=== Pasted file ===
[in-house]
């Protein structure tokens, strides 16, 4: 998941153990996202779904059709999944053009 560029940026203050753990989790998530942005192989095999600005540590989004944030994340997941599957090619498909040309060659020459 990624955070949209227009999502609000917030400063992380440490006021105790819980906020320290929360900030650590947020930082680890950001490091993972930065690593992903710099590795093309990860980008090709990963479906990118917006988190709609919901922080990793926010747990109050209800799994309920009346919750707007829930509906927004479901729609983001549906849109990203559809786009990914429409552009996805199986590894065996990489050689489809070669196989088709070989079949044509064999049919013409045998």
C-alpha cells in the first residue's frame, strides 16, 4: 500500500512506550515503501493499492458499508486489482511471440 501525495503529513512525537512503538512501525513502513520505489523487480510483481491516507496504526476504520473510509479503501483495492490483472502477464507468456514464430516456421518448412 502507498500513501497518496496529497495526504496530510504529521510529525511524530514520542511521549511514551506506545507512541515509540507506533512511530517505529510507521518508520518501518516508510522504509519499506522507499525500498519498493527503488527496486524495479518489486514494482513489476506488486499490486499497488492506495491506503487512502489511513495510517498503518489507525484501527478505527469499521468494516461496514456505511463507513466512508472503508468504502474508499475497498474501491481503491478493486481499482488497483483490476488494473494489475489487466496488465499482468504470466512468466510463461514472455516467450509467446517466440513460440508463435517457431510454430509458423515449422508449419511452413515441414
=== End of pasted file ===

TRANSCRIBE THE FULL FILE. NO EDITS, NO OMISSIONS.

[in-house]
């Protein structure tokens, strides 16, 4: 998941153990996202779904059709999944053009 560029940026203050753990989790998530942005192989095999600005540590989004944030994340997941599957090619498909040309060659020459 990624955070949209227009999502609000917030400063992380440490006021105790819980906020320290929360900030650590947020930082680890950001490091993972930065690593992903710099590795093309990860980008090709990963479906990118917006988190709609919901922080990793926010747990109050209800799994309920009346919750707007829930509906927004479901729609983001549906849109990203559809786009990914429409552009996805199986590894065996990489050689489809070669196989088709070989079949044509064999049919013409045998």
C-alpha cells in the first residue's frame, strides 16, 4: 500500500512506550515503501493499492458499508486489482511471440 501525495503529513512525537512503538512501525513502513520505489523487480510483481491516507496504526476504520473510509479503501483495492490483472502477464507468456514464430516456421518448412 502507498500513501497518496496529497495526504496530510504529521510529525511524530514520542511521549511514551506506545507512541515509540507506533512511530517505529510507521518508520518501518516508510522504509519499506522507499525500498519498493527503488527496486524495479518489486514494482513489476506488486499490486499497488492506495491506503487512502489511513495510517498503518489507525484501527478505527469499521468494516461496514456505511463507513466512508472503508468504502474508499475497498474501491481503491478493486481499482488497483483490476488494473494489475489487466496488465499482468504470466512468466510463461514472455516467450509467446517466440513460440508463435517457431510454430509458423515449422508449419511452413515441414